A week ago I peeked into Oenotri, a little bit of Italia in Napa. It has a long bar open to the kitchen, with a rack of pots and pans overhead. Arriving for lunch, I saw that one person had taken the two lone seats at the long counter. I moseyed over to the real bar, that is where liquor is served. Unfortunately the restaurant and the patio were nearly empty, so my only conversation was with Steve, the young bartender. Oenotri just started serving lunch in June--perhaps it hasn't caught on yet.
Before I get to the food, I have to laugh about constant references to this recently developed area of First Street as the "west end." It isn't even a quarter of a mile from First and Main--it's three blocks. If this is the west end, then what is Browns Valley, some three miles west of here but still in Napa?
I started with the wine list and despite the price ($13) had to try a Slovenian wine. Steve, who clearly enjoys his job and is proud of the restaurant, gave me a taste before committing me to a glass. Its name is daunting: Ribolla Gialla by Edi Simcic, Rubikon, Goriska Brda. At least the Rubikon sounds familiar! Wikipedia tells me Brda is a region of Slovenia and the grapes are commonly grown in Italy. A pale gold medium-bodied white, it lacked the strong oakiness of the chardonnays I avoid. An excellent choice and a generous serving.
A glance at the menu told me the fare here is not what usually makes me salivate. Of the twelve items on the daily changing lunch menu, seven included sausage or pancetta. Then there was steak, lamb and rabbit. So if you're not into meat or eating cuddly animals, Oenotri might not be for you. The menu hails from the southern parts of Italy's boot. Steve explained they smoke and cure all the meat themselves. They butcher a pig once a week on site and sell a large variety of in-house salumi (salami). The chefs, Curtis Di Fede and Tyler Rodde, source their food supplies locally, including the gardens at Copia.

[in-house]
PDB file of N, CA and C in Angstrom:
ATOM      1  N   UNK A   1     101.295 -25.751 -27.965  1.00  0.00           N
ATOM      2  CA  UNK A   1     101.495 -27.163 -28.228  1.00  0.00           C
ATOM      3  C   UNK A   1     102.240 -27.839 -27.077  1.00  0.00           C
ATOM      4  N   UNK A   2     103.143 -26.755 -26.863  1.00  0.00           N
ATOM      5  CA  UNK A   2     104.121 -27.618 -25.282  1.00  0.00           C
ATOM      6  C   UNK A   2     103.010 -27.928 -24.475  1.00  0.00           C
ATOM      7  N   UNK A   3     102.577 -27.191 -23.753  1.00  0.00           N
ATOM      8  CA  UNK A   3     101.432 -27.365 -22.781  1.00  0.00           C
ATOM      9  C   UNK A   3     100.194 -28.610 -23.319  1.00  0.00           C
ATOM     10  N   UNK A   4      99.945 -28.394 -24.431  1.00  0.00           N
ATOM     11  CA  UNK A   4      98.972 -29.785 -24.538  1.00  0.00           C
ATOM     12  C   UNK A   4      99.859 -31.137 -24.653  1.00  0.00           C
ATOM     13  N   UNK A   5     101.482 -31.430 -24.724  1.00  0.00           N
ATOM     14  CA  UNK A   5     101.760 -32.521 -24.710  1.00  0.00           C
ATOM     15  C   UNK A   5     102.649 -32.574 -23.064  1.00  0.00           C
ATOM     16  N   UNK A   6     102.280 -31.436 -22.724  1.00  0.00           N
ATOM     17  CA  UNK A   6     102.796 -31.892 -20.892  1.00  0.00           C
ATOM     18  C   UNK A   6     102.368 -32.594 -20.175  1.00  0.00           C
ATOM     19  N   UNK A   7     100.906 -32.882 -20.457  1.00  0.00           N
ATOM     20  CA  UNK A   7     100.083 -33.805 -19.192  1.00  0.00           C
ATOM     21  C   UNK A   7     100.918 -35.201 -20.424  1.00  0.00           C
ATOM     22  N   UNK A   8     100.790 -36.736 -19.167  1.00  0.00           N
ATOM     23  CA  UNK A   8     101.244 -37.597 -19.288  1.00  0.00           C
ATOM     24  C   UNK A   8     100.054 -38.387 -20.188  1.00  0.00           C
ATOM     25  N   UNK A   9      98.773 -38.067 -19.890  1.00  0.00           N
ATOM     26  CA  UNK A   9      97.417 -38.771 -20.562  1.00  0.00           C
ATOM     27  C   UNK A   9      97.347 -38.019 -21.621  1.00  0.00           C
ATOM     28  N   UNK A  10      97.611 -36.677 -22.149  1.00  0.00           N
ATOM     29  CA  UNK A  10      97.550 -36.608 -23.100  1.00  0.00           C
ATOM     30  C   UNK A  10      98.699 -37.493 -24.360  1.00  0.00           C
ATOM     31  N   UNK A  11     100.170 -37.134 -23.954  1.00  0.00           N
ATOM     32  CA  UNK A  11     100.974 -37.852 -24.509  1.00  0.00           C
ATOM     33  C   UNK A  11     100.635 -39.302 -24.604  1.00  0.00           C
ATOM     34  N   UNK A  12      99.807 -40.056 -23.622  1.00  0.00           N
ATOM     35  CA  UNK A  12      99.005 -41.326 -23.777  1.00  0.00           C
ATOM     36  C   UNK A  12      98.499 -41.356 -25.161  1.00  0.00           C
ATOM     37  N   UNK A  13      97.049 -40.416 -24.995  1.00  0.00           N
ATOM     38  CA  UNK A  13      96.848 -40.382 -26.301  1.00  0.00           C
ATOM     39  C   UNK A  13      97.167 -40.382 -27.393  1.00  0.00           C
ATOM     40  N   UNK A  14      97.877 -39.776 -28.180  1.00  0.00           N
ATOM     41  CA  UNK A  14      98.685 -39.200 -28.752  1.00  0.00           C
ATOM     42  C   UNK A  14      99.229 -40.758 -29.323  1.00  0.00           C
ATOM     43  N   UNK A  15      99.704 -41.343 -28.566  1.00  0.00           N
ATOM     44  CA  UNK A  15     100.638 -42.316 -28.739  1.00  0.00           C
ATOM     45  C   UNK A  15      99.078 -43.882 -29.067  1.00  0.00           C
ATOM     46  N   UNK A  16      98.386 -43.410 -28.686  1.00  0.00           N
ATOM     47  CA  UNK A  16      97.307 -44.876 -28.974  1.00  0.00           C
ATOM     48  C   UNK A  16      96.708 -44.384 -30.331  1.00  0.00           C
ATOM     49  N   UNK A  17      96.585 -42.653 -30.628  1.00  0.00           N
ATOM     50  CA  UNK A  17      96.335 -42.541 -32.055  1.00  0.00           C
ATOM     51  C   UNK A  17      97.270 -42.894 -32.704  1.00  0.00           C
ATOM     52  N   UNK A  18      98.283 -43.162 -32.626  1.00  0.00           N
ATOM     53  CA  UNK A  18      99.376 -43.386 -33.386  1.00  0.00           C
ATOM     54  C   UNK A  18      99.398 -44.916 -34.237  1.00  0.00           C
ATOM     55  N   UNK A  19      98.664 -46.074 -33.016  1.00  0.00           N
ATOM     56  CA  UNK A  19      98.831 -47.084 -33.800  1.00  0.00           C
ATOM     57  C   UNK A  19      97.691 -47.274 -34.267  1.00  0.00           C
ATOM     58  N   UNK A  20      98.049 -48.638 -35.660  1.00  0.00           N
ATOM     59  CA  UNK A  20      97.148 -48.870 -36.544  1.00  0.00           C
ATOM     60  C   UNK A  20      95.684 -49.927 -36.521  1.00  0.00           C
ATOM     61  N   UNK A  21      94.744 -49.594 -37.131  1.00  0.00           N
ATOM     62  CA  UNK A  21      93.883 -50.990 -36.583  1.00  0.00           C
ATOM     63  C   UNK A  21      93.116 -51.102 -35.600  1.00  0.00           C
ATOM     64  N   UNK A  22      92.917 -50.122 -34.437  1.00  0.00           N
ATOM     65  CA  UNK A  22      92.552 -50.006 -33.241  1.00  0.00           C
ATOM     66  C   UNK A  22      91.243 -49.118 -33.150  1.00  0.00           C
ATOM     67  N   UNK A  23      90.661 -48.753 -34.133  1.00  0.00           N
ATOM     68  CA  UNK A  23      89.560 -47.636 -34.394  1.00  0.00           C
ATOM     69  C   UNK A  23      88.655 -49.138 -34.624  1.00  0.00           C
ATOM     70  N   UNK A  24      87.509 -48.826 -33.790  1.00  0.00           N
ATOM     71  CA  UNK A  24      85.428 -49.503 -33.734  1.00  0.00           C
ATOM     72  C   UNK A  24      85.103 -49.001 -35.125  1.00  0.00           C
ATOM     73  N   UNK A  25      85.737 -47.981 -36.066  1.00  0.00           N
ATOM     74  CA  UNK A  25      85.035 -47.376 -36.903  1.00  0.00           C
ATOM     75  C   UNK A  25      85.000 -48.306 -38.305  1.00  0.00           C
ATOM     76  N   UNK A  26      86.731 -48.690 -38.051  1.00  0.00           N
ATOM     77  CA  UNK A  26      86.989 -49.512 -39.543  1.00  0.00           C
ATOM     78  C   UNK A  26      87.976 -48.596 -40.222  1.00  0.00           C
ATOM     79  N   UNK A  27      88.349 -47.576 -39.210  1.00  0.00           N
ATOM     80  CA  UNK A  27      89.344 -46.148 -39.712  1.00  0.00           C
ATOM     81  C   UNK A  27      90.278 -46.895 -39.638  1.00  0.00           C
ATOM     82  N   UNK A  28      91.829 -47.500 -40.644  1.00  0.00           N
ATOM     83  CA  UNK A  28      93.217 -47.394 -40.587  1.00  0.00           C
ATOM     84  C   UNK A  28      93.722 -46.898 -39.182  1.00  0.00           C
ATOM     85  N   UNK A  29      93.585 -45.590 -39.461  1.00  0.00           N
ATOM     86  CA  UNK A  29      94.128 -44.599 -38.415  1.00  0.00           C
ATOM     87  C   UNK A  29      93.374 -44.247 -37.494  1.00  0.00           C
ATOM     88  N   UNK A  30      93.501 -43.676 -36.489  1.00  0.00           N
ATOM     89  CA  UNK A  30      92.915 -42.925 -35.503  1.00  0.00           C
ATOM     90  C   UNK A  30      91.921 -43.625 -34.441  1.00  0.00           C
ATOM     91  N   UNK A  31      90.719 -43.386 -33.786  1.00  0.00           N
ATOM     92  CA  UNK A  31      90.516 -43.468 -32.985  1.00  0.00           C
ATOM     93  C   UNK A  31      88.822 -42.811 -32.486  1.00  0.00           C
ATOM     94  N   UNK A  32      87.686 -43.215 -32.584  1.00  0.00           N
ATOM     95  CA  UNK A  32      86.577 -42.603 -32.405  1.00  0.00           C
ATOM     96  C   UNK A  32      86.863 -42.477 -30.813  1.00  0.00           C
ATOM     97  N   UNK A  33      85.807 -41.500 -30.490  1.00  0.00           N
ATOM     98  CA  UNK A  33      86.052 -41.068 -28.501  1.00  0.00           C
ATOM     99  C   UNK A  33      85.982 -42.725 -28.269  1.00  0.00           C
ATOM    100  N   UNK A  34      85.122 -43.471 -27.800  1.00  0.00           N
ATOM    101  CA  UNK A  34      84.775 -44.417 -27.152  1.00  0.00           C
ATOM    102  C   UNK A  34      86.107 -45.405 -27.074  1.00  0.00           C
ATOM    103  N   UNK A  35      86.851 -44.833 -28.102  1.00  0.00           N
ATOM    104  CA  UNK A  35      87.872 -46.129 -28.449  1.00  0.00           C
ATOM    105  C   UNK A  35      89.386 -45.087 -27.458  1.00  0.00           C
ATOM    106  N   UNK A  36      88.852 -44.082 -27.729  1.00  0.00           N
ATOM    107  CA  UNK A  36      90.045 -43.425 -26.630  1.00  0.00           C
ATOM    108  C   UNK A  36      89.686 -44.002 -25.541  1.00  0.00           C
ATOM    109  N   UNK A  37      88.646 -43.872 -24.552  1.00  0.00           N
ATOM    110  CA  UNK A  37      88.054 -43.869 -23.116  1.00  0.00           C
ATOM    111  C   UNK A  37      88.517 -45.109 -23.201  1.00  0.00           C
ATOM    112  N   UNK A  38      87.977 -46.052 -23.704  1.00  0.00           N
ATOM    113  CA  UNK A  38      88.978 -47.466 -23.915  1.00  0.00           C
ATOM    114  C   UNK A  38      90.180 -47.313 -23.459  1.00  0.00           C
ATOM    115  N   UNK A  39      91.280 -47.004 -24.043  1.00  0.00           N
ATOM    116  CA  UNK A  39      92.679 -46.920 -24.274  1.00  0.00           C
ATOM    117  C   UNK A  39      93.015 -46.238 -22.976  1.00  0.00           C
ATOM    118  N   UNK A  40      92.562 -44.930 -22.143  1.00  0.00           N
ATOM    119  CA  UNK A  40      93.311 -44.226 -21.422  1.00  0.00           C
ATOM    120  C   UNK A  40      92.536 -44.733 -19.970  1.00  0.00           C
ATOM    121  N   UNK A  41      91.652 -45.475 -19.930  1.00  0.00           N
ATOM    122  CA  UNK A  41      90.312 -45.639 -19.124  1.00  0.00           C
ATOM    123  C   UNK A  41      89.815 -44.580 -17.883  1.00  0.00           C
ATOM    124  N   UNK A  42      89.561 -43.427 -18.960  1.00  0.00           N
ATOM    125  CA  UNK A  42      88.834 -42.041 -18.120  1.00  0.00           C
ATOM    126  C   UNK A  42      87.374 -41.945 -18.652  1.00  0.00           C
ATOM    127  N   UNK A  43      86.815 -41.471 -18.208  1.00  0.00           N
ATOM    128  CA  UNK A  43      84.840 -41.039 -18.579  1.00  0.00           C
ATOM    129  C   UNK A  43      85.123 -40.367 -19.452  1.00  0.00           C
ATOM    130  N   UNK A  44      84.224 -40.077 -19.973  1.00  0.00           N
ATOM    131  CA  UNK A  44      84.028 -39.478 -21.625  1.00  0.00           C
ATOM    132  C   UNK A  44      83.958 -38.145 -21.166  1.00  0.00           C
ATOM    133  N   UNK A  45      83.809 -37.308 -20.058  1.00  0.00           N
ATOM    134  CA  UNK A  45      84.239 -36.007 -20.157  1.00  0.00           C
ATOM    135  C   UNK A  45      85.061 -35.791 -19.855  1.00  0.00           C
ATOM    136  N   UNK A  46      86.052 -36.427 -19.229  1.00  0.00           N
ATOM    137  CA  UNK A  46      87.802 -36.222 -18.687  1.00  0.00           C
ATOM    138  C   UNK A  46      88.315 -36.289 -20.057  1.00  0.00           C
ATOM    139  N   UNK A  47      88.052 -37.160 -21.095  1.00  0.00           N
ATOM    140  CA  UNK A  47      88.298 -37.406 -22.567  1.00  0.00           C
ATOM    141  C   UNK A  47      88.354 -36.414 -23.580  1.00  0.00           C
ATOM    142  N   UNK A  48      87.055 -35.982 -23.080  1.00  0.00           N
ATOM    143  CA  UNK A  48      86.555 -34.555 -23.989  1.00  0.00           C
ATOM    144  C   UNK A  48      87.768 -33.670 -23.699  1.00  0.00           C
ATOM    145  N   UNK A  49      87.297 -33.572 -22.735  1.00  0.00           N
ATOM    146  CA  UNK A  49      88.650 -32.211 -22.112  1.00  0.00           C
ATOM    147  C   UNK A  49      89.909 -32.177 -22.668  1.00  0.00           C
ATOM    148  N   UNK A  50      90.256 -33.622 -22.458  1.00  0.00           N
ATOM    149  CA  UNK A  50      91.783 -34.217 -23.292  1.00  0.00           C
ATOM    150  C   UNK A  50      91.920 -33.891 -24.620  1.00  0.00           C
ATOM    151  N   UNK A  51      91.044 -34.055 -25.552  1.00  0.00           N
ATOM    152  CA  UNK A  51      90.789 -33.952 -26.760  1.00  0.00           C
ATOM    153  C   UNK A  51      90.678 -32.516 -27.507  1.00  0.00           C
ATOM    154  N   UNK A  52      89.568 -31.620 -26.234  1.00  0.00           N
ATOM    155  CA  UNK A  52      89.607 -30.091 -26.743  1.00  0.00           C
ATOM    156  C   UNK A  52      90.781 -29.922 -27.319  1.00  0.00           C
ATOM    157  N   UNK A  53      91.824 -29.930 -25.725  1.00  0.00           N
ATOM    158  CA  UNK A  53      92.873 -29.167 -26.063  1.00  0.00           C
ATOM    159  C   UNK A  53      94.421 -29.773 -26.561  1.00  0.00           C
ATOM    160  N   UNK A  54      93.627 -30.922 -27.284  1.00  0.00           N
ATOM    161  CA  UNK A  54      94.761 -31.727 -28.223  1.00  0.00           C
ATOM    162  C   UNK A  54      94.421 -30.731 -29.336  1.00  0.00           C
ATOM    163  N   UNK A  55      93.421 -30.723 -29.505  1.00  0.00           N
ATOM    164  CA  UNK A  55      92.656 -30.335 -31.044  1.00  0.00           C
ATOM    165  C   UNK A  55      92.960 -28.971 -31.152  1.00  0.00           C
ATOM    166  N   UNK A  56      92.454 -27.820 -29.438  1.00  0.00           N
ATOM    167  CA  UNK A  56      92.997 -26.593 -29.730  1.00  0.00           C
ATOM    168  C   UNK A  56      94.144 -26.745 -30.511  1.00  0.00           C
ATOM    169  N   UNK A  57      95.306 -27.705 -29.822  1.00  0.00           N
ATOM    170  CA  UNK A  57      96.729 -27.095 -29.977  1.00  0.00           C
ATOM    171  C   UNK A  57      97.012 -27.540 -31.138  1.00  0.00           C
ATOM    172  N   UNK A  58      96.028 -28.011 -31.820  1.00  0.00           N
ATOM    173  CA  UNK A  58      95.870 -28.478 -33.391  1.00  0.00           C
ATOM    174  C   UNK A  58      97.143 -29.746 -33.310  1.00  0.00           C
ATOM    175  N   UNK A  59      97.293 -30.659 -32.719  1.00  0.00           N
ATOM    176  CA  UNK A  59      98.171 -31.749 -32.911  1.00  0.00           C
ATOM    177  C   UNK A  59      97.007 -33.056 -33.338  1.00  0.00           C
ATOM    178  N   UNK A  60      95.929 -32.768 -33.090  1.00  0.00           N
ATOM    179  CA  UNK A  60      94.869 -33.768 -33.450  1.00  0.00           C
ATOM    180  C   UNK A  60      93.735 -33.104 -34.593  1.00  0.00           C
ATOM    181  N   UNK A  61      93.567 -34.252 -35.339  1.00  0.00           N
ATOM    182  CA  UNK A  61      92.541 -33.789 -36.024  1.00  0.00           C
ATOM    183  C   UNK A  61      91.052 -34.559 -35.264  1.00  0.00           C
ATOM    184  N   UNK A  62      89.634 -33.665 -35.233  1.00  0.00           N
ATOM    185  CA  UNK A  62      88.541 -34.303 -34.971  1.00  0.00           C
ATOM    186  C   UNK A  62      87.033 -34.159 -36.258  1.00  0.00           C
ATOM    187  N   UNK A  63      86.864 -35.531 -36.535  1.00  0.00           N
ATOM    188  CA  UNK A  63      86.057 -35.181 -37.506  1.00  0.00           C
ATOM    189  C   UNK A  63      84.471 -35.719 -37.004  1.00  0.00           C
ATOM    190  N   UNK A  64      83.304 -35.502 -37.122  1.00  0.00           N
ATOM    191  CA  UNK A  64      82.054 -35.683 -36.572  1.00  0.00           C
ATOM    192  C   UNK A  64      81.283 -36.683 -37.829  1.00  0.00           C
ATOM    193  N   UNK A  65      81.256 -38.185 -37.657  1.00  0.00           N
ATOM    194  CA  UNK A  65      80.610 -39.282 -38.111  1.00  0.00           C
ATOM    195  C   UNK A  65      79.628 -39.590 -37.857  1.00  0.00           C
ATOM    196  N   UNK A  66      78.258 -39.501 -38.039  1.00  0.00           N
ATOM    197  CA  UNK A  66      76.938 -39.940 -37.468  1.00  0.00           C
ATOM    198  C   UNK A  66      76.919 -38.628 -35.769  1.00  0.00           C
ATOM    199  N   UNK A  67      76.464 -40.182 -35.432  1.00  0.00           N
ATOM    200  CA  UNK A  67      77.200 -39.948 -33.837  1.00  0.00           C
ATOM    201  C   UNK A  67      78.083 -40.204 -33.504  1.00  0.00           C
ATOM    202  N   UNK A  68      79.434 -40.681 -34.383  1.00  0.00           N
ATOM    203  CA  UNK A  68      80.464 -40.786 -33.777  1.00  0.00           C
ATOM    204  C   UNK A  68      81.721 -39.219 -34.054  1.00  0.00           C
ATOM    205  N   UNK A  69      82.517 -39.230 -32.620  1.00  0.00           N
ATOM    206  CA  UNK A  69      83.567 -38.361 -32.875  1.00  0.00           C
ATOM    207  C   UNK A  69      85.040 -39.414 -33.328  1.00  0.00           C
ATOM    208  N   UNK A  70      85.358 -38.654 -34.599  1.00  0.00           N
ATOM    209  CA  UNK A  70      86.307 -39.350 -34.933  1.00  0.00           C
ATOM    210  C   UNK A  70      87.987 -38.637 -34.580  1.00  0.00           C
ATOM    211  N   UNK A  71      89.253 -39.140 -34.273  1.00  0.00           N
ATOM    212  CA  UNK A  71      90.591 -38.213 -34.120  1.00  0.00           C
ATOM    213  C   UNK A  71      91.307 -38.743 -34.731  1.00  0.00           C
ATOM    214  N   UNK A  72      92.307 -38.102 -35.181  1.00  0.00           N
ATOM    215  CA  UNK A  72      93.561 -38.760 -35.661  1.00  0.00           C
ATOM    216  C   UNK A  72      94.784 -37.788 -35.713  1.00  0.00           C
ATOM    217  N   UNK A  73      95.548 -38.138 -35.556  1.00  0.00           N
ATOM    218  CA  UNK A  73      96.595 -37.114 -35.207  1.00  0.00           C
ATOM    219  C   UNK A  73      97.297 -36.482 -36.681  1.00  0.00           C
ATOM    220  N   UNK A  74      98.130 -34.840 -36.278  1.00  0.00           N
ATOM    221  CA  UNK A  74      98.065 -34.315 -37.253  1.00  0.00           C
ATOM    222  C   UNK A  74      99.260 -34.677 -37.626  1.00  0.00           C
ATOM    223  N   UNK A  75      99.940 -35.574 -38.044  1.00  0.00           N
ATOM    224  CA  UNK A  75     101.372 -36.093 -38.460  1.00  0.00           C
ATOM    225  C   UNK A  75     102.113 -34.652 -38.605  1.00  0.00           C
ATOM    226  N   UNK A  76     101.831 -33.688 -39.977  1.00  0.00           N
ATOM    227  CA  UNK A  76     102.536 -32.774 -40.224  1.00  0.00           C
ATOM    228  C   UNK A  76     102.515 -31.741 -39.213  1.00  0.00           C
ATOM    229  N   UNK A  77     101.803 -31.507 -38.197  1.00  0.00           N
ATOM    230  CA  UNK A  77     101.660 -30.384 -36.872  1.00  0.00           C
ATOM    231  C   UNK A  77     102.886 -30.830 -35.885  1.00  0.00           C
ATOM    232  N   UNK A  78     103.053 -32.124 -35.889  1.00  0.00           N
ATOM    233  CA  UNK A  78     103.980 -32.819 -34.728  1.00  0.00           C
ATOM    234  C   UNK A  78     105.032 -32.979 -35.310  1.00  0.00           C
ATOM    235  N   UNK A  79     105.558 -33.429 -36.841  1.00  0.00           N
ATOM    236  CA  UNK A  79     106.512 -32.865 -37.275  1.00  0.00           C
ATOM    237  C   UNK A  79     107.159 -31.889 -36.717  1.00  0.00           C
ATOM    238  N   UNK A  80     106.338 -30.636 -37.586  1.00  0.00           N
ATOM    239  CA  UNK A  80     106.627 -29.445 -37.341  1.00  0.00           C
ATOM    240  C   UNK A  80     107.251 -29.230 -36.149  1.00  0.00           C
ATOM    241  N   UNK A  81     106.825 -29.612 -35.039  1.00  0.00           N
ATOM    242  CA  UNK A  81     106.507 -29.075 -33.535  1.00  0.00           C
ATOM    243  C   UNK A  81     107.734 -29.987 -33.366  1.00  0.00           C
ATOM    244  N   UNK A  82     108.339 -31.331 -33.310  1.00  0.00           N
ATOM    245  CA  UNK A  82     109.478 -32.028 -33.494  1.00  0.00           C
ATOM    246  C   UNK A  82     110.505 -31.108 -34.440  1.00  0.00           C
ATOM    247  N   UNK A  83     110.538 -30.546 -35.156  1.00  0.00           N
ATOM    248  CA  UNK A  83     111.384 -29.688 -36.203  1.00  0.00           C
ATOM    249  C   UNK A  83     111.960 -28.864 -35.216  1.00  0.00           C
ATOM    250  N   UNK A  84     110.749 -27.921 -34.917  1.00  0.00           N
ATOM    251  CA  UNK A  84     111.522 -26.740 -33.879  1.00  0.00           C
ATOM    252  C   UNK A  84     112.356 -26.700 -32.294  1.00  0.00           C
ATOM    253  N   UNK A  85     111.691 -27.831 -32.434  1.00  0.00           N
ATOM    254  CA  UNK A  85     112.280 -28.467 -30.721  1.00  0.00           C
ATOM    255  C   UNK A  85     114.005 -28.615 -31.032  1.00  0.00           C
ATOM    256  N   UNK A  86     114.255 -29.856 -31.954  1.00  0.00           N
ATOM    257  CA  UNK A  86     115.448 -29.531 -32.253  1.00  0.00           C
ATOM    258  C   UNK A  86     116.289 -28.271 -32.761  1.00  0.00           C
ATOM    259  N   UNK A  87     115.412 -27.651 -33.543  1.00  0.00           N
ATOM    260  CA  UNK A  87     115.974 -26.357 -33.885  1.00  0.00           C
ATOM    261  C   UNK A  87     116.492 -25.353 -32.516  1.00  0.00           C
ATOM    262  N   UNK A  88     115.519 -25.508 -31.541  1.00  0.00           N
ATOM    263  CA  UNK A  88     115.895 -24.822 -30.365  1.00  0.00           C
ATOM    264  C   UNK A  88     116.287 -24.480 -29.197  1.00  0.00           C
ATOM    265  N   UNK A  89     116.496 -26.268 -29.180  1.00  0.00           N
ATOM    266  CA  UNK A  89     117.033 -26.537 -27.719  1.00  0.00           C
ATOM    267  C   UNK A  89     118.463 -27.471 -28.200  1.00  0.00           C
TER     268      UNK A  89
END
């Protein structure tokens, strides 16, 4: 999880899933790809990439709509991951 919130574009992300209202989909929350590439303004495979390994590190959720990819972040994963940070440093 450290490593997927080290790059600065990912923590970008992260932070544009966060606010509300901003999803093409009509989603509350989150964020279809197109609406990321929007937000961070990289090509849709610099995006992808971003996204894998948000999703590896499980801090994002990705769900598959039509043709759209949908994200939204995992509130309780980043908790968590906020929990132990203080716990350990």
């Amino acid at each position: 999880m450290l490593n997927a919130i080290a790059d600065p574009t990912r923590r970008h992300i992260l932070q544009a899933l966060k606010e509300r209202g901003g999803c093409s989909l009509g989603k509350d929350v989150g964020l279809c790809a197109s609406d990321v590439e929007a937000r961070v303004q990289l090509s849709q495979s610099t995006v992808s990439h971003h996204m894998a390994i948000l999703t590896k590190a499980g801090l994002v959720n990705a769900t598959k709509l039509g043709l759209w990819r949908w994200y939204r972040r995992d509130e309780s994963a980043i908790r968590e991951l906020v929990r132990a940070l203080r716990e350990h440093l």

I ordered the Nadia eggplant parmigiano panini, which included basil, tomato sauce and mozzarella. A comforting and delicious sandwich. Rather than that flattened toasted bread most folks call panini, the sandwich was served on a warm, crunchy roll. The eggplant had been lightly breaded and fried--crisp on the outside but soft and smooth on the inside. It was like the best meatball sandwich you could imagine only with eggplant instead of meat. On the same plate came simple garden lettuces, with a mix of oil and vinegar which couldn't have been more perfect. I nearly inhaled this sandwich, pausing once in a while to sip my wine.
Steve informed me that oenotri means vine cultivators and goes back to before ancient Rome. The portrait on the wall above the brick oven is of Curtis Di Fede's great uncle. There is a very authentic feel to the Oenotri experience. The pizza oven was imported from Naples. The space itself is simple--high ceilings, brick walls. The kitchen staff were easily observed cutting meat, and one held up what looked like a bag of sous vide vegetables. I would have loved to try their polenta, served at dinner, with your choice of parmigiano-reggiano, crescenza or gorgonzola cheeses. I bet it's fantastic.
The honey panna cotta was my choice for dessert, served with kadota figs and croccante dolce. I usually don't go for desserts that shimmy like jello on the plate coming towards me, but this panna cotta's flavor was absolutely heavenly--it made me think of an infant dreaming of mother's milk. It had just the right amount of sweetness from the honey, divine with the beautiful pink fig slices.
So meat eaters, check this place out. And if your date is into meat but you're not, you could be happy with the pizza, salmon, pasta, or eggplant.